Fox Rocks

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Time limit: 25.0s
Memory limit: 1G

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Facebook Hacker Cup 2015 Round 3

Mr. Fox sure loves his rocks! In fact, when he's not in a hurry, he often looks at the rocks lying around near him to decide where to wander in his forest.

Mr. Fox lives in a forest with N clearings, numbered from 0 to N-1, with P one-way trails initially running amongst them. The ith trail runs from clearing A_i to a different clearing B_i, and is littered with R_i rocks. No two clearings are connected by multiple trails running in the same direction, though they could be connected by 2 trails running in opposite directions. Additionally, an interesting property of this forest is that a trail from clearing a to clearing b may only exist if 0 \le \text{floor}(b/4) - \text{floor}(a/4) \le 1.

To entertain himself over a period of D days, Mr. Fox will cause one event to occur on each day. The ith event may be one of 3 types, determined by the value of E_i:

  1. Given 3 integers X_i, Y_i, and Z_i, Mr. Fox will create a new trail from clearing X_i to a different clearing Y_i, and drop Z_i rocks onto it. It's guaranteed that no trail from X_i to Y_i will exist at the start of the ith day, and that 0 \le \text{floor}(Y_i/4) - \text{floor}(X_i/4) \le 1 will hold.

  2. Given 2 distinct integers X_i and Y_i, Mr. Fox will completely destroy the trail from clearing X_i to clearing Y_i (which is guaranteed to exist at the start of the ith day). Note that, once such a trail is destroyed, a new trail from X_i to Y_i may be created in the future.

  3. Given 2 distinct integers X_i and Y_i, Mr. Fox will take a "random stroll" starting at clearing X_i, and would like to determine the probability that he'll visit clearing Y_i at least once during it.

    A "random stroll" consists of repeating the following process potentially infinitely: If Mr. Fox is currently in some clearing c, and there are no outgoing trails from c, then the stroll ends immediately. Otherwise, he'll consider all of the rocks on all of the outgoing trails from c, choose one of these rocks uniformly at random, follow the trail on which that rock lies to its destination clearing (without removing any rocks), and repeat the process from his new clearing.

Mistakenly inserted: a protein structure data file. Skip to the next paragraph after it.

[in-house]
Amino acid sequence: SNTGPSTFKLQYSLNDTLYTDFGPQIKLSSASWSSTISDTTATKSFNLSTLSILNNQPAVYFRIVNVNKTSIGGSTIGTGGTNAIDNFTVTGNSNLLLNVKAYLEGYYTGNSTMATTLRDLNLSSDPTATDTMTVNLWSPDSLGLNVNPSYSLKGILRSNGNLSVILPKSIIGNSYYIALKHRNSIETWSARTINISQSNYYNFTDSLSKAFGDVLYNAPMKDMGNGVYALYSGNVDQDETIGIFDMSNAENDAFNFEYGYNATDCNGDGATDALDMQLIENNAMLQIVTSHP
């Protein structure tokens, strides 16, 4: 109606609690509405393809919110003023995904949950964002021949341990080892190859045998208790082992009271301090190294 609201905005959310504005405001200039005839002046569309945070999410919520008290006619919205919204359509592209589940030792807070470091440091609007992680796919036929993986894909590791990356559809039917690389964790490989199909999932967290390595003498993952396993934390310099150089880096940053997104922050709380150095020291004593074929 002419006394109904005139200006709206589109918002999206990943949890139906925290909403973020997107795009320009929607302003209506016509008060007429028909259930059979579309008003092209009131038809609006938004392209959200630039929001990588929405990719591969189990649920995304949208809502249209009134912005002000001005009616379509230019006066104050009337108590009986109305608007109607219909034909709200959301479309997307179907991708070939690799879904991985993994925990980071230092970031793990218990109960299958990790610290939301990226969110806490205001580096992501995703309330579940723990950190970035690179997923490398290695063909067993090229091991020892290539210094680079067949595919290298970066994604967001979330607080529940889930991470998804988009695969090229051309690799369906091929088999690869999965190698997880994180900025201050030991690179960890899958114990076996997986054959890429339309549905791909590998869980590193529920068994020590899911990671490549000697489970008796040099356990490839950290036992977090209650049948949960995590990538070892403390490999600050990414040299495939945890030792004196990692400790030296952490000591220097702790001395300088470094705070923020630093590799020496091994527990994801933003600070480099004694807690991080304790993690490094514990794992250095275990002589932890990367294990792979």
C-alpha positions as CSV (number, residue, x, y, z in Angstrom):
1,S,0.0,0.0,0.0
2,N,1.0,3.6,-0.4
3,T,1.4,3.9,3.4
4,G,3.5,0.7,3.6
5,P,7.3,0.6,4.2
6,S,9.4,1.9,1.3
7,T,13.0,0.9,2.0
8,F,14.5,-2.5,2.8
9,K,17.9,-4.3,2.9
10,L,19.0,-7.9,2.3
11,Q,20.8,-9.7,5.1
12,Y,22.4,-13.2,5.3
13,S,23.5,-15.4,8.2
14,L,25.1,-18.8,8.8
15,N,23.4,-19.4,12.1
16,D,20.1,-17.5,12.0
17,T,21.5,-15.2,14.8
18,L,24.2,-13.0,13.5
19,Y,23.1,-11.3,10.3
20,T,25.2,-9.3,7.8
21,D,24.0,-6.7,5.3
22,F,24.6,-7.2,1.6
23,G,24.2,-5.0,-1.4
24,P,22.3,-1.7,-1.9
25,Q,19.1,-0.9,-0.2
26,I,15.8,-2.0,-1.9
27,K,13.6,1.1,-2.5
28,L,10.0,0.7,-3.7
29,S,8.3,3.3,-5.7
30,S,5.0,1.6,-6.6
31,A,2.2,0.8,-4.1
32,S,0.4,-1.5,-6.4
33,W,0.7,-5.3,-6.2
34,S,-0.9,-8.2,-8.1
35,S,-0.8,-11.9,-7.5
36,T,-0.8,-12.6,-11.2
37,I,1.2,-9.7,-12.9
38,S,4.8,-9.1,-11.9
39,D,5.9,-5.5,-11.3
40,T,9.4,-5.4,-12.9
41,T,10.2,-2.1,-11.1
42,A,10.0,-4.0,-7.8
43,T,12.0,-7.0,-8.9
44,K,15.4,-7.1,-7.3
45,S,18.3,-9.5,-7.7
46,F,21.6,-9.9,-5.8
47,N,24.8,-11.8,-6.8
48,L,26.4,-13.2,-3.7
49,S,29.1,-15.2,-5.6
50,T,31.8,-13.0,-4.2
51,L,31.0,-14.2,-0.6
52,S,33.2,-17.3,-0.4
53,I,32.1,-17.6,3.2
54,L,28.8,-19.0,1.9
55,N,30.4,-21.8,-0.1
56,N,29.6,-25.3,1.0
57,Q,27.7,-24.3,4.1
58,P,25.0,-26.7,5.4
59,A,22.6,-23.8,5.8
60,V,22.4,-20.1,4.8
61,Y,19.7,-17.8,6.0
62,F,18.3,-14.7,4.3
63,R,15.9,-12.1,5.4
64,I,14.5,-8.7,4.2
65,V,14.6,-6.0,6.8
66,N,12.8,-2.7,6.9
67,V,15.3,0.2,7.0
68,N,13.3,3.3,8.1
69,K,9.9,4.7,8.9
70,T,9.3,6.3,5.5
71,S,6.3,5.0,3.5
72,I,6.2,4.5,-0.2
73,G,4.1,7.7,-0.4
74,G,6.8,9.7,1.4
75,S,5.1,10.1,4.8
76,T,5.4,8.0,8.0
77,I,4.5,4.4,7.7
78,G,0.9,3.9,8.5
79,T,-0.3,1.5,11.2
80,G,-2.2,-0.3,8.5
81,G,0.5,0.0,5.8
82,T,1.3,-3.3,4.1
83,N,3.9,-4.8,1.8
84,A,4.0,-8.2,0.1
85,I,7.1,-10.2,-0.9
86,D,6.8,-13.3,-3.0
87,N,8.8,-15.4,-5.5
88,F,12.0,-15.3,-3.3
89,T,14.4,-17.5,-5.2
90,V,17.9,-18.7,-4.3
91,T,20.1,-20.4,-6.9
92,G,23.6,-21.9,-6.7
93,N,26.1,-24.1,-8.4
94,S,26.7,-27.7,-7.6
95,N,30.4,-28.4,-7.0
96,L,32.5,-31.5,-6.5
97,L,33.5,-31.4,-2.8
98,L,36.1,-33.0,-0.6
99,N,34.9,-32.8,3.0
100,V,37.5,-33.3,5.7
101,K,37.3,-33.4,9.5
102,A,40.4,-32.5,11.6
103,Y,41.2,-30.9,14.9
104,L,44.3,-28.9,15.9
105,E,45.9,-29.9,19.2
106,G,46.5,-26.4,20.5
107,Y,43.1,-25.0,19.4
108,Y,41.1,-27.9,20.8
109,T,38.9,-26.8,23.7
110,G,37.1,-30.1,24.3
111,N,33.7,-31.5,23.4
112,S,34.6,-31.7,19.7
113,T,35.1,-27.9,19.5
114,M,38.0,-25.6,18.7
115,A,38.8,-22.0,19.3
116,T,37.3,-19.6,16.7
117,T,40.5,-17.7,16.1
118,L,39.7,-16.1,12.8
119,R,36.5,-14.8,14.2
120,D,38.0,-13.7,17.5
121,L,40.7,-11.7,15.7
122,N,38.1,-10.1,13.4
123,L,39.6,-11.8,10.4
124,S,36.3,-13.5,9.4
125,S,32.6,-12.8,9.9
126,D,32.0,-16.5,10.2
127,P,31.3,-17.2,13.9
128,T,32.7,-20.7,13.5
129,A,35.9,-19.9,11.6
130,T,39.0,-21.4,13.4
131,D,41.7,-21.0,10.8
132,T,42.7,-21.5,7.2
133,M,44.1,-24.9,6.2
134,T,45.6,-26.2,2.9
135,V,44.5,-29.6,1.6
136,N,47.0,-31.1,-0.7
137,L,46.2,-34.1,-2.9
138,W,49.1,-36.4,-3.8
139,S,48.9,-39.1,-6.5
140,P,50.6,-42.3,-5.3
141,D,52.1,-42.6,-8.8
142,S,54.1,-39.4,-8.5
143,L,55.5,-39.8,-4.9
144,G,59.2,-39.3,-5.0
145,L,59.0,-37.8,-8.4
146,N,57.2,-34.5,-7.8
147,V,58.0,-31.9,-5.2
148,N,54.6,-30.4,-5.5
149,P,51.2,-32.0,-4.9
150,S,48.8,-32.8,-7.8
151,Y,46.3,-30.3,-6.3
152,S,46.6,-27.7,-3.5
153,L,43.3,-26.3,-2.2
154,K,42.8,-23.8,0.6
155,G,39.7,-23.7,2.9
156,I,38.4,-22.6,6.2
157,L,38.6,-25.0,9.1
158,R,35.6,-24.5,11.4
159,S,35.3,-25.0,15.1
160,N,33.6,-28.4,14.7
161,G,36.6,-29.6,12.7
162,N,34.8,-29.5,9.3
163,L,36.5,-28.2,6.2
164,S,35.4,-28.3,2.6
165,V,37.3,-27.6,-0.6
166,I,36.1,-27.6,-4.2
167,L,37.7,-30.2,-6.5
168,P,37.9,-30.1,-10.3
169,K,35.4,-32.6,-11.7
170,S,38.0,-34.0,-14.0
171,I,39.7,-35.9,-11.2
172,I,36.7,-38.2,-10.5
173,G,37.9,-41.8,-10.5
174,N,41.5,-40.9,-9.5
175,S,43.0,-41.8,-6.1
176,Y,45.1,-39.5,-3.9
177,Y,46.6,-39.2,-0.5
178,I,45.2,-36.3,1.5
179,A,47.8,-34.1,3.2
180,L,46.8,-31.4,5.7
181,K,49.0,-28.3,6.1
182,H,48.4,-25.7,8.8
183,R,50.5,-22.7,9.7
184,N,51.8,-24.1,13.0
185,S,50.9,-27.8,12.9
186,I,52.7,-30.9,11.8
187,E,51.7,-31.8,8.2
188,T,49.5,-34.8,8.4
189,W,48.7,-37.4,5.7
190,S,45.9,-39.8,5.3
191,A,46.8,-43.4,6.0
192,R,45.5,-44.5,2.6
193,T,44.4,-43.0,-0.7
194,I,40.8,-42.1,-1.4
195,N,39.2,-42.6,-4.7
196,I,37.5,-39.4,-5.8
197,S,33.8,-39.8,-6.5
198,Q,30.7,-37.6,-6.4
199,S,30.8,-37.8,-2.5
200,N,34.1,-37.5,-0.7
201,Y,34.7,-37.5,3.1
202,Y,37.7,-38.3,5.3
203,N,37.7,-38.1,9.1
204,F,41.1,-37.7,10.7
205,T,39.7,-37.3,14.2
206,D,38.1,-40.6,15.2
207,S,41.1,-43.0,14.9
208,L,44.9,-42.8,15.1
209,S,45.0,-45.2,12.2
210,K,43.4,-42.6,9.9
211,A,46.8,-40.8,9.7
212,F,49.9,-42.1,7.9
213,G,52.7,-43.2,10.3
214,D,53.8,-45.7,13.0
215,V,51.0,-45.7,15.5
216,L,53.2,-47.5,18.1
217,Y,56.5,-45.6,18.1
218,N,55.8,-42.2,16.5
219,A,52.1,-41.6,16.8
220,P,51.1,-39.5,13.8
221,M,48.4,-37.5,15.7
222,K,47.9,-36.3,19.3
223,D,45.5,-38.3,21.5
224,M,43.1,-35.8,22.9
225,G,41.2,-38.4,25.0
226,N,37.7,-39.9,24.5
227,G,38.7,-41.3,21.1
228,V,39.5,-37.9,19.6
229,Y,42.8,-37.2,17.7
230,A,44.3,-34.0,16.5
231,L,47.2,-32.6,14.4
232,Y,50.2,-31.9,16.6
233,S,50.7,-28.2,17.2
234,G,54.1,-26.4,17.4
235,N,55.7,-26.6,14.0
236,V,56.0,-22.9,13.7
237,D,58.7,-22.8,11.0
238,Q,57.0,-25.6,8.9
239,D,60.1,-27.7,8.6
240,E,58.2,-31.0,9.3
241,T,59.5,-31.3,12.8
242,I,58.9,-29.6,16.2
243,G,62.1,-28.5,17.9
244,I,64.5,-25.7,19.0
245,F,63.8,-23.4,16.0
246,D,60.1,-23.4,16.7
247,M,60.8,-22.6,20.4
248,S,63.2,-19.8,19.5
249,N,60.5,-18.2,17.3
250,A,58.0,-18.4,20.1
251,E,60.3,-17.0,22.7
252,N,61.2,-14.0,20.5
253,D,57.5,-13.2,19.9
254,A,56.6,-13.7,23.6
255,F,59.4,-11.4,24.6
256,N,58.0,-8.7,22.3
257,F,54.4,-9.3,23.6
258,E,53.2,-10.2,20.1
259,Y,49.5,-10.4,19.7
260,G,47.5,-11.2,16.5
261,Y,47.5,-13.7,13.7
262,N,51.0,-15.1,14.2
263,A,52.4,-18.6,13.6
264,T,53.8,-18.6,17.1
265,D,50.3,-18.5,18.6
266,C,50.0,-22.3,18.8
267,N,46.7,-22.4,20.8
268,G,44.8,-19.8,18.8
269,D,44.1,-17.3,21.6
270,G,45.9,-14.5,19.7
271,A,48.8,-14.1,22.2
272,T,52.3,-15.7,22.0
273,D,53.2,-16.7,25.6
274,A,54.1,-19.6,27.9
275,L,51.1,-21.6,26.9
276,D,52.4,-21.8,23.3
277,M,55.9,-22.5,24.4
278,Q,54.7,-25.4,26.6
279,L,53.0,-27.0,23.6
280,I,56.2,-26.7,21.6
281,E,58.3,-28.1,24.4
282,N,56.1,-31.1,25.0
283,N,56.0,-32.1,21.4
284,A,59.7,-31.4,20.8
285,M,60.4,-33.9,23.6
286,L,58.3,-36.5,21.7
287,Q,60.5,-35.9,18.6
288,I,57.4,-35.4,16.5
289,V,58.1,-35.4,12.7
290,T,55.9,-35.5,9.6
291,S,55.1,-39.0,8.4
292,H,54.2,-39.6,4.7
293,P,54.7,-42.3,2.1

For each event of type 3, output the requested probability.

Input

Input begins with an integer T, the number of test cases. For each test case, there is first a line containing the space-separated integers N, P, and D.

Then, P lines follow, the ith of which contains the space-separated integers A_i, B_i, and R_i.

Then, D lines follow, the ith of which contains the space-separated integers E_i, X_i, and Y_i. If E_i = 1, this line additionally contains the integer Z_i.

Output

For the ith test case, print a line containing Case #i: followed by the computed probabilities for each stroll that Mr. Fox takes. These probabilities should be space-separated, and rounded to 6 decimal places.

Absolute errors of up to 10^{-5} will be ignored.

Constraints

1 \le T \le 42
1 \le N \le 50\,000
0 \le P \le 100\,000
1 \le D \le 20\,000
0 \le A_i, B_i, X_i, Y_i < N
1 \le E_i \le 3
1 \le R_i, Z_i \le 5

Explanation of Sample

In the first test case, Mr. Fox does multiple strolls from clearing 0 while looking out for clearing 3.
His first stroll has probability 1 as he must always end up at clearing 3.
His second stroll has probability 1/2 as there's a 50% chance he gets stuck in clearing 4.
His third stroll has probability 2/3 as he now only goes to clearing 4 1/3 of the time.
His fourth stroll has probability 1/3 as he gets stuck in clearing 4 1/3 of the time, and in clearing 1 1/3 of the time.

Sample Input

5
8 0 10
1 0 1 1
1 1 2 1
1 2 3 1
3 0 3
1 0 4 1
3 0 3
1 0 3 1
3 0 3
2 1 2
3 0 3
4 4 10
0 1 1
1 0 1
1 2 1
0 3 1
3 0 2
2 0 1
1 0 1 2
3 0 2
2 0 1
1 0 1 3
3 0 2
2 0 1
1 0 1 4
3 0 2
8 7 5
0 1 1
1 2 1
2 3 1
0 4 1
1 5 1
2 6 1
3 7 1
3 0 5
3 0 7
1 3 0 1
3 0 5
3 0 7
8 4 10
4 5 1
5 6 1
6 7 1
7 4 1
1 0 4 1
1 0 1 4
3 0 7
1 1 6 1
3 0 7
1 1 2 1
1 2 3 1
3 0 7
1 2 0 1
3 0 7
12 5 7
0 4 1
4 8 1
0 1 1
1 2 1
2 3 1
3 0 8
1 1 4 1
3 0 8
1 2 4 1
3 0 8
1 3 4 1
3 0 8

Sample Output

Case #1: 1.000000 0.500000 0.666667 0.333333
Case #2: 0.333333 0.500000 0.600000 0.666667
Case #3: 0.250000 0.125000 0.266667 0.066667
Case #4: 0.200000 1.000000 0.600000 0.750000
Case #5: 0.500000 0.750000 0.875000 1.000000

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